The team is bonding nicely and learning to love one another’s foibles. We love Andy H for saying the things we all think but wouldn’t necessarily let pass our lips: “I kind of need a poo”. We love Jamie for his self-sufficiency: “I wondered why this bar bag is heavy; Lyn’s packed enough munchy bars to feed Ethiopia”. We love Mike for making us do the things we know we ought to: “Let’s completely unpack and repack the van!”
The run to the first stop was broad, green and rolling. Tucked under a bridge, the stop was easy to miss so Amy and then Andrew stood sentry calling people in, but it wasn’t enough to stop Steve from rolling right past and up the next hill. Nothing stops Steve. Someone suggested calling his mobile, but I think it was Andy again who said: “Steve doesn’t really answer when you’re standing next to him, why would he answer his phone”. We love Steve for his taciturn independence. Guy rolled in the stop with a Happy Meal clutched between his teeth like a dog with a bone, so I think he’s feeling better. Tim F arrived to find a message on his his mobile phone. “Dear Mr Frank. Your mobile data allowance is 25MB per day, yesterday you used 30MB. Please stop posting photos of pretty receptionists.” I made the last bit up.
En route to lunch there was an unscheduled coffee stop, staffed by the only two people we saw awake in France yesterday. The lunch stop village was definitely aslumber. Mark’s clunky bottom bracket was pored over by (inevitably) Mike and Andy B. I think it works OK but he says he feels like Metal Mickey.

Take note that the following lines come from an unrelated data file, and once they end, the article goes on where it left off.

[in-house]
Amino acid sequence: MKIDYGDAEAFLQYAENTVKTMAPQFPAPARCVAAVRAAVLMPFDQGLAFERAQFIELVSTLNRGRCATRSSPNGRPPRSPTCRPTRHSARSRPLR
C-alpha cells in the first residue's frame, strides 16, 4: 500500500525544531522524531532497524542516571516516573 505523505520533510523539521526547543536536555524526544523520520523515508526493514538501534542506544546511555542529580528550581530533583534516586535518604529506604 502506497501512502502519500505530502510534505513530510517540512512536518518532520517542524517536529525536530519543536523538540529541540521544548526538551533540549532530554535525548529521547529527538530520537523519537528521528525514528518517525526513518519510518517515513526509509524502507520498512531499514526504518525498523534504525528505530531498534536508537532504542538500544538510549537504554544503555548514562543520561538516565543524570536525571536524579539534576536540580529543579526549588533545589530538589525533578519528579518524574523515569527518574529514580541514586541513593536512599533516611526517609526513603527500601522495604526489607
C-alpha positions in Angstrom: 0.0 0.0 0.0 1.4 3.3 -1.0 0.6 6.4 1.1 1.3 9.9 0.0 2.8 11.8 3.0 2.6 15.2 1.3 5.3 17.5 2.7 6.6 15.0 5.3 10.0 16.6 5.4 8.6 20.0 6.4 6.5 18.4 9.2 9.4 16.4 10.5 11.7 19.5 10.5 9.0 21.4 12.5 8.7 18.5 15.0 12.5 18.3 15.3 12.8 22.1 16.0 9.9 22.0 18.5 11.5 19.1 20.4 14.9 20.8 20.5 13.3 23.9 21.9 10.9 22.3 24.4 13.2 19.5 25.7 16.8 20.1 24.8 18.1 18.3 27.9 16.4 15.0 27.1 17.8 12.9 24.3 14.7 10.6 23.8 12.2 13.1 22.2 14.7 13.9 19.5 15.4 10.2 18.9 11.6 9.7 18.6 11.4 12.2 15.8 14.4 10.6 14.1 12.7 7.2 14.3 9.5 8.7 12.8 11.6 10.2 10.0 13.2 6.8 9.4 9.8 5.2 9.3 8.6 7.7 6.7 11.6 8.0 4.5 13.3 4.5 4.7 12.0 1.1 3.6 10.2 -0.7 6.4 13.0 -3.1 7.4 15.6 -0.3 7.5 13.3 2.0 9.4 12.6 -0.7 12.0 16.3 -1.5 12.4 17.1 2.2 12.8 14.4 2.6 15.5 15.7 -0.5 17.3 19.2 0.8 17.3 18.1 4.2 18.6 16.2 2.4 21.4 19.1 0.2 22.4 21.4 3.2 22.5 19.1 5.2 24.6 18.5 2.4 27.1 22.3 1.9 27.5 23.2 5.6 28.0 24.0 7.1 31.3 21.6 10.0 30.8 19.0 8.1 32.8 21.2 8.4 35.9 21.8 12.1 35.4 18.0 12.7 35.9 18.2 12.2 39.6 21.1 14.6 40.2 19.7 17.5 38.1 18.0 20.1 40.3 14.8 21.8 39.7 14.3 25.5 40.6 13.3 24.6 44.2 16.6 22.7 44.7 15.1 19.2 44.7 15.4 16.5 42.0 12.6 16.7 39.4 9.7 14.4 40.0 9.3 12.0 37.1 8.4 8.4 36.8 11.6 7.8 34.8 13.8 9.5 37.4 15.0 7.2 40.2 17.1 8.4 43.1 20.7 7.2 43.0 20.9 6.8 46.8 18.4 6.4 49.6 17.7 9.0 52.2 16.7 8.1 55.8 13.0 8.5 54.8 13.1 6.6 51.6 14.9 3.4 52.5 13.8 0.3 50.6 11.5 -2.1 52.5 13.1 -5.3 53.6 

Post lunch, just when our energy levels are lowest, the hills started to get serious. There was a tough climb over a ridge. The route didn’t reach the fort at the top, but the energetic Tom E, Tim D, Neil and Max detoured to see it and said it was impressive (and had a good coffee shop). Ben, Simon, Ollie and I plunged on into the valley beyond just as a sparkling plum-coloured vintage 2CV pulling a matching trailer miraculously reached the summit.
We didn’t realise that Dom, just behind had lost his rear derailleur in a replica of Daniel’s mishap of a few weeks ago. Dom rode on with the spare bike, but the big bike shop in Esch-sur-Alzette will have a few folk knocking on the door at opening time this morning.
Belgium soon arrived as the quartet worked together effectively, and we posed for Richard’s camera at the border sign. We passed a lumber mill with piles of saw dust and wood shavings the size of a Welsh slag heap. With only a short 10 minute afternoon break for water, we were soon approaching Luxembourg, though the border slipped by unnoticed. Suddenly we were surrounded by a huge complex of industrial plant; I think this is what Caroline described as the smelliest most sulphur-fumed place she’d ever been. The smell didn’t live up to billing, but as we arrived at the supposed location of the hotel under a mesh of high-voltage power lines like a crazed spider’s web there was no hotel to be found. Tim D said his satnav froze, and the possibility of free WiFi was a forlorn hope. Jim enquired with the man next door to where the hotel should be, and he narrowed his eyes (all three of them) and reached for a printout of directions to the real hotel. An extra 4km at the end of a hard afternoon wasn’t what the doctor ordered, but we soon arrived. Yet another mystified bar tender looked curiously at us as we ordered milk with ice.
Reputation of the crazy English spread further through the town as a group ordered XXL pizzas, at least 2 feet, in diameter at an excellent Italian restaurant. “Il faut mange toute” said the waitress to me, rather threateningly I thought, so I did as told and devoured the lot.